Johann Sebastian Bach
Johann Sebastian Bach, as artist, sits both within this family collective and yet firmly outside it in terms of his scope, ambition and output. He looked beyond the limits of the small duchies of central Germany. Unlike his sons, he did not travel widely but embarked on a lone musical pilgrimage, fortifying an auto-didactic temperament with incessant enquiry, habitual absorbing of others’ work through copying, paraphrasing, reconditioning, challenging, discarding and critiquing. By the age of 18, and almost by stealth, his ‘apparatus’ had been assembled for life. Repositories of technical possibility and musical expression (which may even have surprised him) could be mined and transformed.

Scattered throughout our Notebook are Bach’s works for organ, choir and orchestra, violin, solo singer, oboe, keyboard and cello, and they’ve been chosen to reflect the inherent potential for a trumpet and piano duo.

The organ repertoire presents rich pickings, especially given the licence in registration to imagine colour, character and dynamic perspective. Prelude and Fugue in G, BWV541 is a brilliant essay in bravura, opening up a collaborative dimension in its new guise. Bach draws on the old North German ‘stylus phantasticus’ whilst applying the ritornello techniques of the burgeoning concerto, doubtless gleaned from copies of fashionable Vivaldi works flying into courts from the publishing houses of Amsterdam. Being Bach, he devises his own ingenious strategy in the placement of string-like figurations in the Prelude, deliberately following no predictable pattern but curiously binding the music in what are essentially through-composed roulades. The Fugue is more conventional in its formal trajectory but, figuratively and texturally, it’s a dashing statement of bold intent driving inexorably towards an epic pedal-point close.

An Wasserflüssen Babylon, BWV653b is the least known but arguably the most exquisite of Bach’s three chorale prelude arrangements of this evocative and serene hymn tune. In five parts, the ‘trumpet’ chorale gently hovers above the flowing intimations of the accompaniment and episodic material. The episodes comment poignantly on the plight of the exiled Jews (‘we never cease from weeping, we hang our harps, in our despair’) towards a whispering close: a secret never quite told and certainly not forgotten. Such is the score-like layout of this chorale prelude that it’s tempting to see how, in a Bach reunion, it could have accommodated all the youngest children in their holding a part.

O Lamm Gottes, unschuldig, BWV656 is a substantial chorale partita placed at the heart—as it is in our Notebook—of the mature Eighteen Chorale Preludes from Leipzig. As befits a Good Friday chorale setting on the Agnus Dei, it emphasises its tri-partite form with extraordinary dramatic impact. From the quiet supplication of the opening pages (the trumpet chorale intensifying its quest for mercy in the embellished repeat of the opening), the mood becomes restless as a swinging counter-melody encircles the cantus firmus, now portentously in the bass. Here, all hell is let loose as a triplet counter-subject drives inexorably in desperate defiance (here ringing out on the trumpet in a repeated figure of top C sharps). An anguished chromatic passage simply collapses the music, surely at the point of crucifixion. Is that the final ‘coup’, like Bach’s devastating treatment in the second Kyrie of the great ‘Organ Mass’ (Clavierübung III)? No, here we have a reprieve›a plea in rapier-like quavers racing higher towards some hope of salvation.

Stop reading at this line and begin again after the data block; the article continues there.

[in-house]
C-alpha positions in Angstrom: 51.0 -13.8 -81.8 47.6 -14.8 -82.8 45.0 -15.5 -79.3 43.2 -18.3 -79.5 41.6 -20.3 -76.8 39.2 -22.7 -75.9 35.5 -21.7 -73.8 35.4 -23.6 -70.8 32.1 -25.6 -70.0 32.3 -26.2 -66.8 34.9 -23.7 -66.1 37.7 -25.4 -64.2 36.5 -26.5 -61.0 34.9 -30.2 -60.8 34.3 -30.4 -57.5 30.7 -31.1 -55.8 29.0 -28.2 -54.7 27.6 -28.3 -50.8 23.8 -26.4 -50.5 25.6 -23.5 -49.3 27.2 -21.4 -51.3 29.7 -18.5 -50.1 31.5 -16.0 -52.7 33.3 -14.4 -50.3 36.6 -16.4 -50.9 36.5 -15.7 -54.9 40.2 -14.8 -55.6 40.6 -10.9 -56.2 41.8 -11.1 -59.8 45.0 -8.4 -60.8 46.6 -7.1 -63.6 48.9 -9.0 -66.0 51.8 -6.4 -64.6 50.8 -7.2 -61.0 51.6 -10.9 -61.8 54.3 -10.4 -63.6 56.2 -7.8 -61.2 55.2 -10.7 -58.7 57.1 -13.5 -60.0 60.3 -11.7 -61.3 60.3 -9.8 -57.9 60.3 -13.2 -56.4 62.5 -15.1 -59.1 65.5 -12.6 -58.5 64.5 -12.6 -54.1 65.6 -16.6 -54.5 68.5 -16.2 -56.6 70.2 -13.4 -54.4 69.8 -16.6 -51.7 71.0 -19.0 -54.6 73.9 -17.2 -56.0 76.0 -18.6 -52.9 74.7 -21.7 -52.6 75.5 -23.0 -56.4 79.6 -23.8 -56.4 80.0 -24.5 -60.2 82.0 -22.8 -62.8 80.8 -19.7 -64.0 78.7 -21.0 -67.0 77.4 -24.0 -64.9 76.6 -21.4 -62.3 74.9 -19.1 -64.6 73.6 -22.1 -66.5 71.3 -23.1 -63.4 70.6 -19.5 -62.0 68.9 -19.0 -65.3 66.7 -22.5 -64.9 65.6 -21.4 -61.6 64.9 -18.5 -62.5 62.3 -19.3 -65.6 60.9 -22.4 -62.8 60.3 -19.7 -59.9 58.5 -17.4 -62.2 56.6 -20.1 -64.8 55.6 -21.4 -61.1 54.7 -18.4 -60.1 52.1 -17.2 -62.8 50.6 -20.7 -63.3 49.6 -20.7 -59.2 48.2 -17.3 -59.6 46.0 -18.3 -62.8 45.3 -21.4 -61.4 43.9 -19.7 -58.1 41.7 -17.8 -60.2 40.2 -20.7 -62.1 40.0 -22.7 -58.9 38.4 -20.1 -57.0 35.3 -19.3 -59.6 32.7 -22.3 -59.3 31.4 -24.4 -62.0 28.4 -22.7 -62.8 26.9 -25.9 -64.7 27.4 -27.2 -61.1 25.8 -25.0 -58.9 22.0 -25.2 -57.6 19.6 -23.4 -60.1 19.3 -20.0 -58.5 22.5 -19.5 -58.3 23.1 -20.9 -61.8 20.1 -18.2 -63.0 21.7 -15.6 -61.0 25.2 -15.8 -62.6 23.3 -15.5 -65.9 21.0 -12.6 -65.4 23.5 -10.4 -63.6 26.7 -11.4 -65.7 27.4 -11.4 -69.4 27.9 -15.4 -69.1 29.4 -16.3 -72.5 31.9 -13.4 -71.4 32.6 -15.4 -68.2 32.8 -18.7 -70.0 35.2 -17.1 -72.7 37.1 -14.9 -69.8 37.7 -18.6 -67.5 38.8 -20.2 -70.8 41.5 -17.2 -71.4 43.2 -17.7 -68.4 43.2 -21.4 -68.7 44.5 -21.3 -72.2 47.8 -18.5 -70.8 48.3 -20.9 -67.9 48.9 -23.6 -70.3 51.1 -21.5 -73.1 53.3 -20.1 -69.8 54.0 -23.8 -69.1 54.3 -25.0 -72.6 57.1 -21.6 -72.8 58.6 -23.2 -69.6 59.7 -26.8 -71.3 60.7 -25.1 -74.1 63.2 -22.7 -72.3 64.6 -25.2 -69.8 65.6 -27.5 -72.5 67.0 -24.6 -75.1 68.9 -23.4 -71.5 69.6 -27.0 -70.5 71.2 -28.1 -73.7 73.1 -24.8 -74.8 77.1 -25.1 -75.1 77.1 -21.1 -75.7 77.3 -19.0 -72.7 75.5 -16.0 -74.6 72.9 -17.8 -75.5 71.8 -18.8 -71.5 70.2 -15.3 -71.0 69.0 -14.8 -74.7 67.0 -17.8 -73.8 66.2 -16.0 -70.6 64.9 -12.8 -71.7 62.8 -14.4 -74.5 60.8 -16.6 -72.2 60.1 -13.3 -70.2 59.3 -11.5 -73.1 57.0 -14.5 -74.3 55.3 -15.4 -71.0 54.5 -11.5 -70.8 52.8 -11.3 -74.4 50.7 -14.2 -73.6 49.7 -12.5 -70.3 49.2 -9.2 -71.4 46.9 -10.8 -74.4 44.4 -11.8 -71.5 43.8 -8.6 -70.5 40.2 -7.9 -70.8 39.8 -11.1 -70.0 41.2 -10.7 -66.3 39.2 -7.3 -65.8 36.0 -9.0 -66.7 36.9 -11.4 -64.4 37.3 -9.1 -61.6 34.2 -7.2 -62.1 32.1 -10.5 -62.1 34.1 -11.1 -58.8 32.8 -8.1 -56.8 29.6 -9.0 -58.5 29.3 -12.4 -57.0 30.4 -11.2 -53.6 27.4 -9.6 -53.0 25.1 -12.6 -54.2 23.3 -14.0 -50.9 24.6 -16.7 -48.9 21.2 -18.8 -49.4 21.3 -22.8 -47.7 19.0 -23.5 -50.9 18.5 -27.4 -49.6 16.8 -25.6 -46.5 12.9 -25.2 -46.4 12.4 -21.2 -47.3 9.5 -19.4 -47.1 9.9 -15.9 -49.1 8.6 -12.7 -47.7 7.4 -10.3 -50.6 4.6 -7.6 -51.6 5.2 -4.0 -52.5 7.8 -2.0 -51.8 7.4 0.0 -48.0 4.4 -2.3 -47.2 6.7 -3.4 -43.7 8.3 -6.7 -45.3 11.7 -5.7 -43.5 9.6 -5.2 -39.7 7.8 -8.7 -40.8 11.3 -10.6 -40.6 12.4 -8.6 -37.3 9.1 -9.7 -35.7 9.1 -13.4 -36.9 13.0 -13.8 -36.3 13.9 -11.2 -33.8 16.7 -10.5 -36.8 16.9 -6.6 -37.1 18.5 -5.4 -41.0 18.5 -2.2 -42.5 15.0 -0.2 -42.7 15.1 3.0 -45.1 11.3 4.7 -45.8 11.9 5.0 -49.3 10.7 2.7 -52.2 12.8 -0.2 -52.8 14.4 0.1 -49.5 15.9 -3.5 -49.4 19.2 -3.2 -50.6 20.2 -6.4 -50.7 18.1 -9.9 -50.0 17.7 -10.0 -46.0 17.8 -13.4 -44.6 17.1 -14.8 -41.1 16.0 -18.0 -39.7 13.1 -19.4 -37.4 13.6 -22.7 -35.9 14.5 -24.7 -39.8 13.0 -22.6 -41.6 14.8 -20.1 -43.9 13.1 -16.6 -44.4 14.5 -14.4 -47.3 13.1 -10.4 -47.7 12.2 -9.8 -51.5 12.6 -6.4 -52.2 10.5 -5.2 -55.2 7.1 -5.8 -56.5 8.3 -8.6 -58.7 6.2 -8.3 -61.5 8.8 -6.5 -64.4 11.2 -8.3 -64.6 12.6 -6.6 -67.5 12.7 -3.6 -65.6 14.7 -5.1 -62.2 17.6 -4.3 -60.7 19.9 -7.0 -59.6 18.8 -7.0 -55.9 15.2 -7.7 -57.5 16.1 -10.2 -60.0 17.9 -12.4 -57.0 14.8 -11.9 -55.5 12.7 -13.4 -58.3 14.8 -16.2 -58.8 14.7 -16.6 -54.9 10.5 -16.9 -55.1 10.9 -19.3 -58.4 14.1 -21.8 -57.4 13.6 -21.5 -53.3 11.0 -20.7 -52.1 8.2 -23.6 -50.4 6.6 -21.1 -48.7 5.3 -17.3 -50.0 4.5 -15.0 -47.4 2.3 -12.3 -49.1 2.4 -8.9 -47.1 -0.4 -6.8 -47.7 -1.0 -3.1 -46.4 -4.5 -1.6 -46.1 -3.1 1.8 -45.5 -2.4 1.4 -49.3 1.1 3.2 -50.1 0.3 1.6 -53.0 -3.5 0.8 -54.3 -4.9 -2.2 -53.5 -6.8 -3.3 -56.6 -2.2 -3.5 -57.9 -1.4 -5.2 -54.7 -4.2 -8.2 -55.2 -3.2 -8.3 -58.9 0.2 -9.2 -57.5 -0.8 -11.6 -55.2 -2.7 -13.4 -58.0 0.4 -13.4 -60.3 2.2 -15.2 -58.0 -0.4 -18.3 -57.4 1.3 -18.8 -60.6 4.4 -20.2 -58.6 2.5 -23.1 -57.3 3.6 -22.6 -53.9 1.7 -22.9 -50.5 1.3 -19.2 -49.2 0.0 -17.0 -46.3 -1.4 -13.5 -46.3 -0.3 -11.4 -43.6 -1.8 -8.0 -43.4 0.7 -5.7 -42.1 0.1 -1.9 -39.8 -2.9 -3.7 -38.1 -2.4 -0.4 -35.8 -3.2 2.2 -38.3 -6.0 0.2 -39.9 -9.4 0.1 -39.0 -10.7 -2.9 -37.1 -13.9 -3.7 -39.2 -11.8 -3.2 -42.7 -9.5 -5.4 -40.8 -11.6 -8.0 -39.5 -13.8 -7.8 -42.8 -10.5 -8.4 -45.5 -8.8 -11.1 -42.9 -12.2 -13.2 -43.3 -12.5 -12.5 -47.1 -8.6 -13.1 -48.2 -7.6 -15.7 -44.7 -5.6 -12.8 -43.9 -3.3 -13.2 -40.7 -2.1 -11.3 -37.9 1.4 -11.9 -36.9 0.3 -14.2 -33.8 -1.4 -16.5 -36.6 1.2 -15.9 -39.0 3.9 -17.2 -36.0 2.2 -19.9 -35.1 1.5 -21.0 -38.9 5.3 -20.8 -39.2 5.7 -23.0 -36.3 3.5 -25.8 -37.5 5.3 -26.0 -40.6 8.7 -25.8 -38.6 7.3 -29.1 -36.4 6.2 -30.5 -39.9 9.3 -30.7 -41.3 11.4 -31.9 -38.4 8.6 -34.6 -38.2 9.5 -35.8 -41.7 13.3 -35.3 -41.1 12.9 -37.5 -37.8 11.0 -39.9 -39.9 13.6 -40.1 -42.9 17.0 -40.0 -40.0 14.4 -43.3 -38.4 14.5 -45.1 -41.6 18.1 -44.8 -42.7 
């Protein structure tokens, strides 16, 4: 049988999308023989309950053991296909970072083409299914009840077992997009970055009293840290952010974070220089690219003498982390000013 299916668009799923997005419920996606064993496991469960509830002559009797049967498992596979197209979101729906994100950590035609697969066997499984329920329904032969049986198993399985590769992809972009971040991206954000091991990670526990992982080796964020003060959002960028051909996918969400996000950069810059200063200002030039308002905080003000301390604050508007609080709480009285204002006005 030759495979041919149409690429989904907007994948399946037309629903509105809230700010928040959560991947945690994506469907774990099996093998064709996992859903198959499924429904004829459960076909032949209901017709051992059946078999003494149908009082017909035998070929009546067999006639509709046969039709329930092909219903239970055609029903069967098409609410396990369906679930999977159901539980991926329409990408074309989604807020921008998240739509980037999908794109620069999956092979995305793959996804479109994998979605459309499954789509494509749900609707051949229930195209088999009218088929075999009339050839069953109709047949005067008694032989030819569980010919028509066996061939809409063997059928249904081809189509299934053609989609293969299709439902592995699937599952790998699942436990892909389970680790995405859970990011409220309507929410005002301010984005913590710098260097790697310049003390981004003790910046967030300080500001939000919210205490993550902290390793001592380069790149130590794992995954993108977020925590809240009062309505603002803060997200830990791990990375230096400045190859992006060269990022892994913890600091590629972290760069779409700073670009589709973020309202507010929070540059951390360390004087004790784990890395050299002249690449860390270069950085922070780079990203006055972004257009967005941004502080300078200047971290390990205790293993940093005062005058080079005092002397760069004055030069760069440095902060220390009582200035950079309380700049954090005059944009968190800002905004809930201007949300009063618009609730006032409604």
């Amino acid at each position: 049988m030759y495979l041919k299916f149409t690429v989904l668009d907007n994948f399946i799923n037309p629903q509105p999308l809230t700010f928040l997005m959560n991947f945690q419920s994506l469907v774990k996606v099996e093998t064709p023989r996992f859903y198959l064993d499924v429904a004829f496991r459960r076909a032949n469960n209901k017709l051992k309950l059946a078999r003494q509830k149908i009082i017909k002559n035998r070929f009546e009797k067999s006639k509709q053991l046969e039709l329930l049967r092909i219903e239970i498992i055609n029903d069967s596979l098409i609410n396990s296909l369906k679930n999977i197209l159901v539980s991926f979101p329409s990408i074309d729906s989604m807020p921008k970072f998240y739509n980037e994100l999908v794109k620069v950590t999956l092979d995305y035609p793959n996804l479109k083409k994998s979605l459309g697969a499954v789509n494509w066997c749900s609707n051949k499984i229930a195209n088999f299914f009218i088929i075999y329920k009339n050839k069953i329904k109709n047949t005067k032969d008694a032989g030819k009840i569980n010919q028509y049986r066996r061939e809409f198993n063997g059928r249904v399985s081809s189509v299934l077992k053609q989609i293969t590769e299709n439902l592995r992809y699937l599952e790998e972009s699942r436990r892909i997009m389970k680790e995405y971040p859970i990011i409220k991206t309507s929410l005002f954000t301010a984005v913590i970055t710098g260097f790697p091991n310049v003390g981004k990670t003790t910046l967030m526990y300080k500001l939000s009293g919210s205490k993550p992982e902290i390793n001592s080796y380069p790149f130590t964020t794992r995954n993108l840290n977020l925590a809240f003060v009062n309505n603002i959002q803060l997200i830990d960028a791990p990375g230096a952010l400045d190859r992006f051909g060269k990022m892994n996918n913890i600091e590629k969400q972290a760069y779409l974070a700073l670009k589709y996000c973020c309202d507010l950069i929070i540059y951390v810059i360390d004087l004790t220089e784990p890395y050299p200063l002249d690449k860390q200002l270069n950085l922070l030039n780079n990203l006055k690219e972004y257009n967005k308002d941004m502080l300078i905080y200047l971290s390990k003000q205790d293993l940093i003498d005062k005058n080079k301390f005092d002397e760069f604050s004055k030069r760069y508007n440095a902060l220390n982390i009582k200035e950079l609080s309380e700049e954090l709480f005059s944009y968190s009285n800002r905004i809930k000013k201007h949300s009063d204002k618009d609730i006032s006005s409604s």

O Mensch, bewein’ dein Sünde Groß, BWV622 (O Man, bewail your manifold sins) represents the ‘holy grail’ of chorale-paraphrase from the Orgelbüchlein (‘Little organ book’), an incomplete collection of 46 (mainly short) settings drawn up in Cöthen. It was partly devised, in Bach’s words, to provide ‘guidance to an enquiring organist in how to accomplish a chorale in all kinds of ways’. The well-known tune›albeit heavily disguised here›forms the basis of the chorale fantasia which concludes Part One of the St Matthew Passion. Bach alights on the ‘passion’ imagery through the imploring, highly ornamented contours offered here by a ‘living’ trumpet organ stop, perhaps further endorsing Peter Williams’ observation of ‘O Mensch, bewein’ as ‘an inspired caprice’ rather than ‘a catalogue of recognisable ‘figurae’ from different ages and repertoires’.

The simplest form of chorale is the one which appears unadorned as the last movement of a sacred cantata. Von Gott kömmt mir ein Freudenschein, BWV172 is a veritable gem where Bach closes the fine Pentecost Cantata, Erschallet, ihr Lieder (Ring out, ye songs), with a deliciously curving descant for violins on the tune better known as Philip Nicolai’s Wie schön leuchtet der Morgenstern. It could as well have been detailed to a trumpet›as such movements regularly were.